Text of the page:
Needless to say, I've been thinking a lot about our family reunion coming up. Mostly I've been thinking about the logistics: how to keep the twins occupied on the long long trip to Texas, how to be able to bring decent food both on the trip and to the reunion when I can't cook, and trying not to get too stressed out about the entire situation. I've also been fondly remembering the family reunions of my childhood.
One of the main reasons that I want to go to this reunion is because of how wonderful they were for me, growing up. Yes, they were also boring in parts, but I also had a great time. My children don't have those memories so much. My family is in Tennessee and Texas and Friend Husband's family is now located in Florida, New York, and California and we just don't get together for the express purpose of catching up with extended family. When I was growing up, it was a given that we would be going to my mom's two reunions each year. Her father's family reunion (the Anderson reunion) was always in June and her mother's family reunion was always in October, and they were always different in tone and in activities.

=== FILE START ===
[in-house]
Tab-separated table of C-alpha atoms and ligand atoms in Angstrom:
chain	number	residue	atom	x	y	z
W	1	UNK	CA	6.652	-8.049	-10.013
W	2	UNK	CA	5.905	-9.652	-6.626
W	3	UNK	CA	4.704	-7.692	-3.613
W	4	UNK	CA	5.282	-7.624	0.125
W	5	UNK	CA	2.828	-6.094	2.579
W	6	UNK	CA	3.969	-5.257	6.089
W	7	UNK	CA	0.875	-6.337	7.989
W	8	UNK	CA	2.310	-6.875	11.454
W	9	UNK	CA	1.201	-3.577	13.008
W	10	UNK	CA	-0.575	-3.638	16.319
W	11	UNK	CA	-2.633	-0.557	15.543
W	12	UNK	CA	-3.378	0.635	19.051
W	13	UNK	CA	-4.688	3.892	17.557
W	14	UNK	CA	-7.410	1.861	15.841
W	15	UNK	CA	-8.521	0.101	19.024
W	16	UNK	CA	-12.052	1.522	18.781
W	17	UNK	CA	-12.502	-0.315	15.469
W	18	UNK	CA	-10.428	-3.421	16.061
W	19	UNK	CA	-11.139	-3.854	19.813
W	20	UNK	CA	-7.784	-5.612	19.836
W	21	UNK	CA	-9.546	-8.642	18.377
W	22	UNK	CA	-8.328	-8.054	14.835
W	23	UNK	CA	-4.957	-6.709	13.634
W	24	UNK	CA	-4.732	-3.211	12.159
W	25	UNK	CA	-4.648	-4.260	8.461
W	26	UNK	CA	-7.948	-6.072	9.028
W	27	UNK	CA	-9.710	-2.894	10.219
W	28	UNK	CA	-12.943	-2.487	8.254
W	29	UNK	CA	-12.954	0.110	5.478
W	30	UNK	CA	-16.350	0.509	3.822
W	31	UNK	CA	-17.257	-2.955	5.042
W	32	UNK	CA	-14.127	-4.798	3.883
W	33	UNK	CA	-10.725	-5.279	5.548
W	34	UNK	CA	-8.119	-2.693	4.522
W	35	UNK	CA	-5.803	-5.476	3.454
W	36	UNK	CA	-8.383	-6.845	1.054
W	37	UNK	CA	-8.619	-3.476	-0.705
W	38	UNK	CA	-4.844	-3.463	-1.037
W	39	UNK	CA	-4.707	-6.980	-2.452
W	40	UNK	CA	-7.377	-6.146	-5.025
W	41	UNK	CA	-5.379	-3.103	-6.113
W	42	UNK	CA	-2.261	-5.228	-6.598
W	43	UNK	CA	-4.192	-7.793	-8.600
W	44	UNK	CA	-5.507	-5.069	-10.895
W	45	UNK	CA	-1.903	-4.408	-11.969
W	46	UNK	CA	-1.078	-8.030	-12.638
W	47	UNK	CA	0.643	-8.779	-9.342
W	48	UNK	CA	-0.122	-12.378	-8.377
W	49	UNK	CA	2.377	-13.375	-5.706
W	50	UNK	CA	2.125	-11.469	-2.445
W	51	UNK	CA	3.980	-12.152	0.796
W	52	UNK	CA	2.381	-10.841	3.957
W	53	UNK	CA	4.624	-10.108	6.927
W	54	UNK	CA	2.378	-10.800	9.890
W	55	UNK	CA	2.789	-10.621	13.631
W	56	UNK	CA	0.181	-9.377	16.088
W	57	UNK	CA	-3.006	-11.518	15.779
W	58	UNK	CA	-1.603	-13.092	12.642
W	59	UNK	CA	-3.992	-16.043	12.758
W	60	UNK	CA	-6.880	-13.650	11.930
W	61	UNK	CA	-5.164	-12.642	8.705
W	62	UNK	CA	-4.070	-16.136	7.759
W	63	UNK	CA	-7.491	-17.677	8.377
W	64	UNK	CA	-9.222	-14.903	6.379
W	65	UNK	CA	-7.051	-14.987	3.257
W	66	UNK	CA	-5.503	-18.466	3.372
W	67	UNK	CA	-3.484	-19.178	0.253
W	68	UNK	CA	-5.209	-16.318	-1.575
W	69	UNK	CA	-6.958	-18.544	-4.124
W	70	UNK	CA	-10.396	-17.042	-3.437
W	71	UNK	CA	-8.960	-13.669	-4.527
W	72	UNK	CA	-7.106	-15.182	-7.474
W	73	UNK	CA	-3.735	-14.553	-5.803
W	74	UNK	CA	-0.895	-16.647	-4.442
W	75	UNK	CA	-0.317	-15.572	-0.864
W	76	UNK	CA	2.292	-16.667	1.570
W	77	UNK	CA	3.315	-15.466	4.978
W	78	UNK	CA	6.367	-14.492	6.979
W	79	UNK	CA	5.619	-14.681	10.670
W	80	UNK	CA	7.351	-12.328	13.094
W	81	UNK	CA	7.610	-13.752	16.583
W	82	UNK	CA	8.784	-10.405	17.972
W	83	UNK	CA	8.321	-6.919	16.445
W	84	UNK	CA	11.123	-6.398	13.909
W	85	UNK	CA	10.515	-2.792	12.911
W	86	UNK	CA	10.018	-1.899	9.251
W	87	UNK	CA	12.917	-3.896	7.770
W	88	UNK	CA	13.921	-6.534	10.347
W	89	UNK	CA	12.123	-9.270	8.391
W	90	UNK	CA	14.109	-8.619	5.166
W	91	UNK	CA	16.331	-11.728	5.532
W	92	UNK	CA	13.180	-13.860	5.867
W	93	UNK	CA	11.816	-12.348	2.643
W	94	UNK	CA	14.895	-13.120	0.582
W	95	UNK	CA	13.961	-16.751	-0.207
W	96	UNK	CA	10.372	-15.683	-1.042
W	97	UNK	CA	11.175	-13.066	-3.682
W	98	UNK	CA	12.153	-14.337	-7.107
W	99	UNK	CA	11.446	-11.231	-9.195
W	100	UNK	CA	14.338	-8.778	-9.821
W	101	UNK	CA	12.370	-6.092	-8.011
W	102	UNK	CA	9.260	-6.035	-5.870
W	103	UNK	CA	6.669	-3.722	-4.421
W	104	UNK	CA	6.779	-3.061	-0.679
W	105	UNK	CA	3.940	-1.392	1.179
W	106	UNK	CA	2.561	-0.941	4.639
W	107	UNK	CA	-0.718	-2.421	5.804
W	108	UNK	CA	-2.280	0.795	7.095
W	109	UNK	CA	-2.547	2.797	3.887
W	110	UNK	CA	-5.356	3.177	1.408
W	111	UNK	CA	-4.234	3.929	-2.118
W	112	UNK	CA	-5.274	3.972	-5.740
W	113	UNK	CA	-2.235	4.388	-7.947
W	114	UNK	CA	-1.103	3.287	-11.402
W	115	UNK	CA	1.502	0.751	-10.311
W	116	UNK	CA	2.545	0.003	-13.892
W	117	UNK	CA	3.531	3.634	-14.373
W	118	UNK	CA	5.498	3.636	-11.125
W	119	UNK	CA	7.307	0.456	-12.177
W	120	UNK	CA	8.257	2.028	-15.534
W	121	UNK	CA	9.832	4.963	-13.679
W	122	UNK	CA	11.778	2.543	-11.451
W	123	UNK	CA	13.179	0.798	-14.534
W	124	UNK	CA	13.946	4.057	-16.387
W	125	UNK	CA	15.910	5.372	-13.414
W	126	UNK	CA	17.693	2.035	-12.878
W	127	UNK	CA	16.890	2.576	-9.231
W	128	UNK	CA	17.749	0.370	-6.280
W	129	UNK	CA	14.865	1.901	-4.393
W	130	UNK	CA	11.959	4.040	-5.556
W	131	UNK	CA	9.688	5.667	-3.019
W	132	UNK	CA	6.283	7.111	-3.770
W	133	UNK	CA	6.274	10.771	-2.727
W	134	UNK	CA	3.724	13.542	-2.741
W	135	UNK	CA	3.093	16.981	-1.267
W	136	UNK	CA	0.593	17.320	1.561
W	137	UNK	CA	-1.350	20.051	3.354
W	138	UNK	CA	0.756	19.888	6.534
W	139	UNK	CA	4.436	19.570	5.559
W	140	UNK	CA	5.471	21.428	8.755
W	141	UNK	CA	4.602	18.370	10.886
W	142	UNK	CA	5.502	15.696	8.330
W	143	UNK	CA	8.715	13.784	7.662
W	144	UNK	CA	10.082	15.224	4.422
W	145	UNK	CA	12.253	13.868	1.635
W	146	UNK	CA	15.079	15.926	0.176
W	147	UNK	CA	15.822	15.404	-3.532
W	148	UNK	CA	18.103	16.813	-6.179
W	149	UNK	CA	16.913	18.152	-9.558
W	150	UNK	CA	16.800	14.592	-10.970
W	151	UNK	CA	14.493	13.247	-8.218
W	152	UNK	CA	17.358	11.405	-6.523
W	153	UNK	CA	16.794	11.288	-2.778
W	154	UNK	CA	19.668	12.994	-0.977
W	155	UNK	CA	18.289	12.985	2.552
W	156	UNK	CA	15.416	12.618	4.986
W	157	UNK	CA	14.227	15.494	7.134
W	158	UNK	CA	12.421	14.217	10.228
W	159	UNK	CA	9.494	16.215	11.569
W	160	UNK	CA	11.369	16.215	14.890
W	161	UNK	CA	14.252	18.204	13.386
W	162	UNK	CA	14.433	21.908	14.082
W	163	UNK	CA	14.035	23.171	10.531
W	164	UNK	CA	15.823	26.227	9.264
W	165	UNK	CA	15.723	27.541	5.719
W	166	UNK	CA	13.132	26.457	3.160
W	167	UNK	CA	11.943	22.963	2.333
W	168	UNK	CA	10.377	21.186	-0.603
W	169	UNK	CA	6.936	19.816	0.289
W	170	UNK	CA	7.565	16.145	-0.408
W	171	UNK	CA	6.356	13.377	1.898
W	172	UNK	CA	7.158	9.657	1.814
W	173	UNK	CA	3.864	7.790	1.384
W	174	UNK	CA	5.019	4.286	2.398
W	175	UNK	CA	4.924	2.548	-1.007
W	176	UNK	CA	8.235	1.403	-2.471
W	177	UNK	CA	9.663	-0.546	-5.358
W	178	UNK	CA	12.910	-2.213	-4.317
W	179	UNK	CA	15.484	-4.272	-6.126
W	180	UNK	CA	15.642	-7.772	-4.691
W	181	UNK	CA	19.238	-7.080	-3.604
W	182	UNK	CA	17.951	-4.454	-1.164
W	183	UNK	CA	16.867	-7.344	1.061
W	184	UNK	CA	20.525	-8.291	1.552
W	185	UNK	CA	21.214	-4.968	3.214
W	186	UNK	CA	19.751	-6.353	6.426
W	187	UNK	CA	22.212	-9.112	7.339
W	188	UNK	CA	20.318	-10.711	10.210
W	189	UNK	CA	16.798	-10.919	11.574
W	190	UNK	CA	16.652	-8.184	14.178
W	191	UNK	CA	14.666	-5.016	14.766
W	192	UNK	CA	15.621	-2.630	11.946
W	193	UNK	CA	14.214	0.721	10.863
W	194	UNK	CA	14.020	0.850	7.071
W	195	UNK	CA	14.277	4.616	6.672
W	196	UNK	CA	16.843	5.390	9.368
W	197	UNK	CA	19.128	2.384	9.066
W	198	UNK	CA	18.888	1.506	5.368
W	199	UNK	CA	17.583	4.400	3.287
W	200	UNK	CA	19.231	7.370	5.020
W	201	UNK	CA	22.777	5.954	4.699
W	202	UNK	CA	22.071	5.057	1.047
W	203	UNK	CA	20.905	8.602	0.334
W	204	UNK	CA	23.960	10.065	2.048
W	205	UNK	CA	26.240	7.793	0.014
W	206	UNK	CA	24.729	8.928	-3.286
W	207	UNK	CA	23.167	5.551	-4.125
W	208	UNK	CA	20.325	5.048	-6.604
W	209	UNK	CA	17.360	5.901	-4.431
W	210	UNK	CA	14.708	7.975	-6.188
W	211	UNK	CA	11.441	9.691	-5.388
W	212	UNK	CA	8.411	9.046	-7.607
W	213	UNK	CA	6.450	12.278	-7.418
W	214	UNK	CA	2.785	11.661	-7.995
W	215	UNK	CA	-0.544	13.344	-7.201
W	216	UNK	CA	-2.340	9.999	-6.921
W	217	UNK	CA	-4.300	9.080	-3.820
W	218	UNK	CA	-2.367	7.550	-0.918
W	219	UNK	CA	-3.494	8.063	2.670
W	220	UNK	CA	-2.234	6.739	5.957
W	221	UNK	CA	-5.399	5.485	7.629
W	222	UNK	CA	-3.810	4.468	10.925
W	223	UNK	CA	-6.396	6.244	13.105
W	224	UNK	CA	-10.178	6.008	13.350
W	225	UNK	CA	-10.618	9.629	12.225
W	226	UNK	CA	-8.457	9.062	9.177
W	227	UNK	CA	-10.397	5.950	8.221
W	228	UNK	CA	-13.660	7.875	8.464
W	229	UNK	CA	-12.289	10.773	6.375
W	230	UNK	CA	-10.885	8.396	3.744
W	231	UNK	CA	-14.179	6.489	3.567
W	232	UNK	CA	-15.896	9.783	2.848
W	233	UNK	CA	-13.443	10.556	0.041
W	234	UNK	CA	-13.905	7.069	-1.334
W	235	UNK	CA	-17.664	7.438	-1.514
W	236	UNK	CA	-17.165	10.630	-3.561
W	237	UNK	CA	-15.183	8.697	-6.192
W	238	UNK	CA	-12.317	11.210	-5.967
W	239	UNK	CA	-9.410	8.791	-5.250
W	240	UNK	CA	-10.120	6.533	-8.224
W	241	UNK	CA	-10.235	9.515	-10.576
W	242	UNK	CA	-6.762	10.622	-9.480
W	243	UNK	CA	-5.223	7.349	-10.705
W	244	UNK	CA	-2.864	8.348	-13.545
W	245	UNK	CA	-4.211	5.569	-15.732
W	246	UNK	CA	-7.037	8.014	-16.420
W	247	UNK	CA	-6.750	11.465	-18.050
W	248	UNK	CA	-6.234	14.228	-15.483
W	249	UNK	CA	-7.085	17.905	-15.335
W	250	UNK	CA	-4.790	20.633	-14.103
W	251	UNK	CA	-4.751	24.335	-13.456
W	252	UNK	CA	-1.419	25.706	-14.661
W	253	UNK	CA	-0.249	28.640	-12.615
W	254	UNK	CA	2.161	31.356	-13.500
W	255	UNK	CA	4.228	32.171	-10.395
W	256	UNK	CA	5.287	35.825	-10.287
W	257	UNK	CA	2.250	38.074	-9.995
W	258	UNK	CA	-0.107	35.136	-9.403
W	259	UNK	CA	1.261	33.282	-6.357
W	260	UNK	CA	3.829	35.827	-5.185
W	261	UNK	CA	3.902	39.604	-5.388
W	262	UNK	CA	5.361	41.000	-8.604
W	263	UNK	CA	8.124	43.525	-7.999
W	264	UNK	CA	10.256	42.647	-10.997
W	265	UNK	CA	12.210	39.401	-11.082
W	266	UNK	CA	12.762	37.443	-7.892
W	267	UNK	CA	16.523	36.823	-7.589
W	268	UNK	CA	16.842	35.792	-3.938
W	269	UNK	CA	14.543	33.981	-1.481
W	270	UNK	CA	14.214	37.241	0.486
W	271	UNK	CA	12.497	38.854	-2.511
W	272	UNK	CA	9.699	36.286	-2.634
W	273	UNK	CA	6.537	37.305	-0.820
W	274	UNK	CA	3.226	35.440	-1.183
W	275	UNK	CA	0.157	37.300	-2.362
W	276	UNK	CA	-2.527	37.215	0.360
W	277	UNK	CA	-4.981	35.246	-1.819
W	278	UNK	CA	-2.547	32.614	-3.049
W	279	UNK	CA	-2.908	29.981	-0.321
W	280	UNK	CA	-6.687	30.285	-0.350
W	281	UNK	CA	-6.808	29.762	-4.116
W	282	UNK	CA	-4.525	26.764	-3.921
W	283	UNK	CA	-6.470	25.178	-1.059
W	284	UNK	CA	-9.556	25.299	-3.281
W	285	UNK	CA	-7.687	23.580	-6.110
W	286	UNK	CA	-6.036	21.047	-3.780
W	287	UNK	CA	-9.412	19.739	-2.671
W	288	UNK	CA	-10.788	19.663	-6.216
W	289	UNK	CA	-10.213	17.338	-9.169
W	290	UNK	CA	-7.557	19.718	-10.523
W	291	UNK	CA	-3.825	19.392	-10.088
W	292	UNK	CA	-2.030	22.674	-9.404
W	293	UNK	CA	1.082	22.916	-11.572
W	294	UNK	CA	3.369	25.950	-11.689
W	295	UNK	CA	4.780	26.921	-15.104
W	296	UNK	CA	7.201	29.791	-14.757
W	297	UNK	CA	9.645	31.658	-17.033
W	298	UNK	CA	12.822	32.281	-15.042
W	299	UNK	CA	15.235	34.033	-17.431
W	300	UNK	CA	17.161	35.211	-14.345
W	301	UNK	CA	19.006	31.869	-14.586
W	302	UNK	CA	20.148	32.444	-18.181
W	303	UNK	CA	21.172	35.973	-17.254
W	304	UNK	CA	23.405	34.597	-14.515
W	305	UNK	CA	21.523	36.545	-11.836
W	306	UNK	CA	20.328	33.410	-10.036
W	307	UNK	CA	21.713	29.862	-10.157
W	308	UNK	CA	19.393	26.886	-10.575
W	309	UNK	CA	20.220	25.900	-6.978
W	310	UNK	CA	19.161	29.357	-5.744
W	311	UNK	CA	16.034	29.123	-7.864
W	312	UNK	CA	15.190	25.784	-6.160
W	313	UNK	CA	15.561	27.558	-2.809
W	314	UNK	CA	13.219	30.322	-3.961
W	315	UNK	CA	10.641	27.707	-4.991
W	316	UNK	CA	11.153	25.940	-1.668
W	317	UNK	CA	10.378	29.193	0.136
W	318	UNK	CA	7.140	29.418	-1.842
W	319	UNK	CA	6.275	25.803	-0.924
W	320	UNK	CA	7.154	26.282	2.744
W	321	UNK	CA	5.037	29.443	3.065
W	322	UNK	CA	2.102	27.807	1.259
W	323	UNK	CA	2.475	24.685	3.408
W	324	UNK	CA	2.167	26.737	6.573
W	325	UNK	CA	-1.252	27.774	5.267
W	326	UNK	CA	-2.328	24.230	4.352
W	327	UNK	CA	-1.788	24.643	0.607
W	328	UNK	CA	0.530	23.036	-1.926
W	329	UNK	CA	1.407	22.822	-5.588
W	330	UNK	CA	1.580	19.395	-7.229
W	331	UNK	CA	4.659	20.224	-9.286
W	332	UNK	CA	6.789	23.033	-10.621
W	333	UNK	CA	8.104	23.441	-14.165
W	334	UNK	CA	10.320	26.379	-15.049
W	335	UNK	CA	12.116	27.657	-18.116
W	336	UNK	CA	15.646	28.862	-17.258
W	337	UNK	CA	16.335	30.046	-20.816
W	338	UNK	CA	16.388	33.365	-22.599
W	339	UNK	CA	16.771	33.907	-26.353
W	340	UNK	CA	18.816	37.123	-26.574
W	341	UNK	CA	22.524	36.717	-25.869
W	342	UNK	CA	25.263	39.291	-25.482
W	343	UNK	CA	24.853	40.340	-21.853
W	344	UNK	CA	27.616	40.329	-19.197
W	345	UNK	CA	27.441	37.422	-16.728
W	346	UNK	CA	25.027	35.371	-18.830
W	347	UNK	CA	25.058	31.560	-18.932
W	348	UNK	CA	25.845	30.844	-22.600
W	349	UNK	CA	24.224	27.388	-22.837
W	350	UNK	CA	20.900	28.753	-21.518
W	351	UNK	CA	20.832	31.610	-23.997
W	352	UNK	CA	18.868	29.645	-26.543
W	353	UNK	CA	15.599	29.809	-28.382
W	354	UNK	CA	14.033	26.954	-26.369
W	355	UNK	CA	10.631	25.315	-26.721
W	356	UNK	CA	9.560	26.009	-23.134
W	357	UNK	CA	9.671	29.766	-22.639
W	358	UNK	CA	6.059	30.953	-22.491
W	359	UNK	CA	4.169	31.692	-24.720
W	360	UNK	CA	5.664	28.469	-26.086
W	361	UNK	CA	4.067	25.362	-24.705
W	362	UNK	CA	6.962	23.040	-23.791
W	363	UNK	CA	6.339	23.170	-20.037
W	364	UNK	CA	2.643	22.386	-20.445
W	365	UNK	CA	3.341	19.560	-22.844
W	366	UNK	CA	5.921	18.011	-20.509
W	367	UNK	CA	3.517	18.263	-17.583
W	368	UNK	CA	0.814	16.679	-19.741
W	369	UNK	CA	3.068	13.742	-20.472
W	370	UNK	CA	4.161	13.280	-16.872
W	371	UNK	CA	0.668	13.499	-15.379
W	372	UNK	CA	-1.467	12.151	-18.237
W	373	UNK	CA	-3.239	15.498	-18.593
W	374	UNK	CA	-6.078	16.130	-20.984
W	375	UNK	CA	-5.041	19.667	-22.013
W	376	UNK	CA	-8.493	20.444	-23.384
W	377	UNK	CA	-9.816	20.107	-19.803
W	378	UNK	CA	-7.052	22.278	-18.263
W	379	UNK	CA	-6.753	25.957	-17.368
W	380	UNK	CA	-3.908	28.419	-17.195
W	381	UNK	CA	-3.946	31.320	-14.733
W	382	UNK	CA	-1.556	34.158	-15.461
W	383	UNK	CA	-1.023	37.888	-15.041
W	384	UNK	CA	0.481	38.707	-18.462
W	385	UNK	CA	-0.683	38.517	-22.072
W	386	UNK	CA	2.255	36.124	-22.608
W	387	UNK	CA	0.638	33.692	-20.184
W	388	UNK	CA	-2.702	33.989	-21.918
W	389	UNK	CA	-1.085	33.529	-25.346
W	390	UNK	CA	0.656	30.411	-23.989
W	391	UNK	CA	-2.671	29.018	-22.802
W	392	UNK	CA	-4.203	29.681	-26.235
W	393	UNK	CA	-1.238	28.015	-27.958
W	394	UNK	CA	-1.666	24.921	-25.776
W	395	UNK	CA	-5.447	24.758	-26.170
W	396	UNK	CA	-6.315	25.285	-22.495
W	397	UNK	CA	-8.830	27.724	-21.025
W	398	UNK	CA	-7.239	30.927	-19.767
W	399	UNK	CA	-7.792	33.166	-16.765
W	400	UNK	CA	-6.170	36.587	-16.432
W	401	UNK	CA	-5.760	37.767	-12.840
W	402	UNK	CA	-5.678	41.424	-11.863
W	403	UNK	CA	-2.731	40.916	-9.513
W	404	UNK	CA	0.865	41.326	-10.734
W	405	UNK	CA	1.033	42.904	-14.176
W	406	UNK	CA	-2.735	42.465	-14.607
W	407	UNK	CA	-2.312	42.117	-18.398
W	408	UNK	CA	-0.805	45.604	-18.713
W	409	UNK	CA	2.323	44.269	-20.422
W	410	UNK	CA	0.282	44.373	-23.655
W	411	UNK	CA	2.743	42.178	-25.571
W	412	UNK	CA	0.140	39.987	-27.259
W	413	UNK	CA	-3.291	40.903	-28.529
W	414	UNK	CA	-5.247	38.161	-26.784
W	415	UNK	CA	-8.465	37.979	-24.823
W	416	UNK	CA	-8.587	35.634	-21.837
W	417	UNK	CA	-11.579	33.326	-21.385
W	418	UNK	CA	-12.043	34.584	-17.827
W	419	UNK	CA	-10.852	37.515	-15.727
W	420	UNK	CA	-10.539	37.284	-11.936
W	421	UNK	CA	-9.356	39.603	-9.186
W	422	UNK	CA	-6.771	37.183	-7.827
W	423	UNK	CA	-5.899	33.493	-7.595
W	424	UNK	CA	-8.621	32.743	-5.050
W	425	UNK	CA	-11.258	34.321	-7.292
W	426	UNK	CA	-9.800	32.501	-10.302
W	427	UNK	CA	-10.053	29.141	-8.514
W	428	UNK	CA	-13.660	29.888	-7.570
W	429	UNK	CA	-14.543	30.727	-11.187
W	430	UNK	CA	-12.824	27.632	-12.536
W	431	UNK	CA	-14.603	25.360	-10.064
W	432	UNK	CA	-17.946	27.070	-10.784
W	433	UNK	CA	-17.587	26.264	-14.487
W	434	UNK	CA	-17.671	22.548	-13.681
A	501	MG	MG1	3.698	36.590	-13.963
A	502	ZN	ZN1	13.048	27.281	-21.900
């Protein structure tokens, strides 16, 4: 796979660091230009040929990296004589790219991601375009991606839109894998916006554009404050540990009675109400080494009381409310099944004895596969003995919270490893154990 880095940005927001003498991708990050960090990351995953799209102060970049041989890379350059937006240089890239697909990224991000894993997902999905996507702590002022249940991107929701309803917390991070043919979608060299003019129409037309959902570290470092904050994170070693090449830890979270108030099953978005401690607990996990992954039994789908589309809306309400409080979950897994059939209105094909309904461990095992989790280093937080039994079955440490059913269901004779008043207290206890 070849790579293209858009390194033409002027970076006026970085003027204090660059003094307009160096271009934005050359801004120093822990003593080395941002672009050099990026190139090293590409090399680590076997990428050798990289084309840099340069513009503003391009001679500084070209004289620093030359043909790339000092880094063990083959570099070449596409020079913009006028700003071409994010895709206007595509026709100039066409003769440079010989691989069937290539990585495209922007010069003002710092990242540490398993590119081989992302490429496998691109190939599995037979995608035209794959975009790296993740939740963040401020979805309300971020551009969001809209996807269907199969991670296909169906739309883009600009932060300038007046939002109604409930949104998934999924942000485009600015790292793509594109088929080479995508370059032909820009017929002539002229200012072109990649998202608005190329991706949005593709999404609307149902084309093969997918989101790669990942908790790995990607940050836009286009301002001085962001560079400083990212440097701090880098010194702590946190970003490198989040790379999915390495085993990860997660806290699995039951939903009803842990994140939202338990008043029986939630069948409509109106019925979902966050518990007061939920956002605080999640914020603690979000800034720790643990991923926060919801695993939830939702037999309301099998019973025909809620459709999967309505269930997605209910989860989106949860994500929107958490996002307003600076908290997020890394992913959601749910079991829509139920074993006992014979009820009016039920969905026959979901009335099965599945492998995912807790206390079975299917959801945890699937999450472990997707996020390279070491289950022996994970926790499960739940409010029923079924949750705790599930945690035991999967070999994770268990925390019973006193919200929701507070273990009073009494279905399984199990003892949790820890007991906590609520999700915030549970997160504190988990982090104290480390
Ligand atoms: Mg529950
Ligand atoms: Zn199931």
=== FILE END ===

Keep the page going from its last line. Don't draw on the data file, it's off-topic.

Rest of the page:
The original Anderson family had something like 14 children in it (I'll have to check with Cousin Gwen for the exact numbers). Those children, their children, and grandchildren got together for years at Aunt Nina & Uncle Jack's house on a farm outside Austin. The main cool thing I remember about these reunions was that we got to drink all the soda we could handle! Back in the days before free soda refills and Big Gulps, this was indeed a bounty. They chilled the glass bottles (and later the aluminum cans) in a giant soda cooler filled with ice and we could just go by and snag them as we wished. There are other things I remember about this reunion: playing in the barn and in Uncle Jack's woodworking shop, listening to the ladies talking, exploring the old farmhouse (claw-foot tub, side porches, and Cousin Anna's room in the front of the house), running around the yard in the heat with all of the cousins, and admiring Aunt Nina's iris bed that seemed to stretch on for miles and miles. Before we dug into all the good, homemade food brought in, the "girls" (my grandfather's sisters) would link hands in a way that allowed them to cross their arms in front of each other, and would "sing grace". My memory is that they would sing the old Lutheran hymn "Praise God From Whom All Blessings Flow" but I may have that one wrong. It was an amazing thing to see stern Aunt Nina, fashionable Aunt Maedell, and all the rest of the aunts singing with one voice together.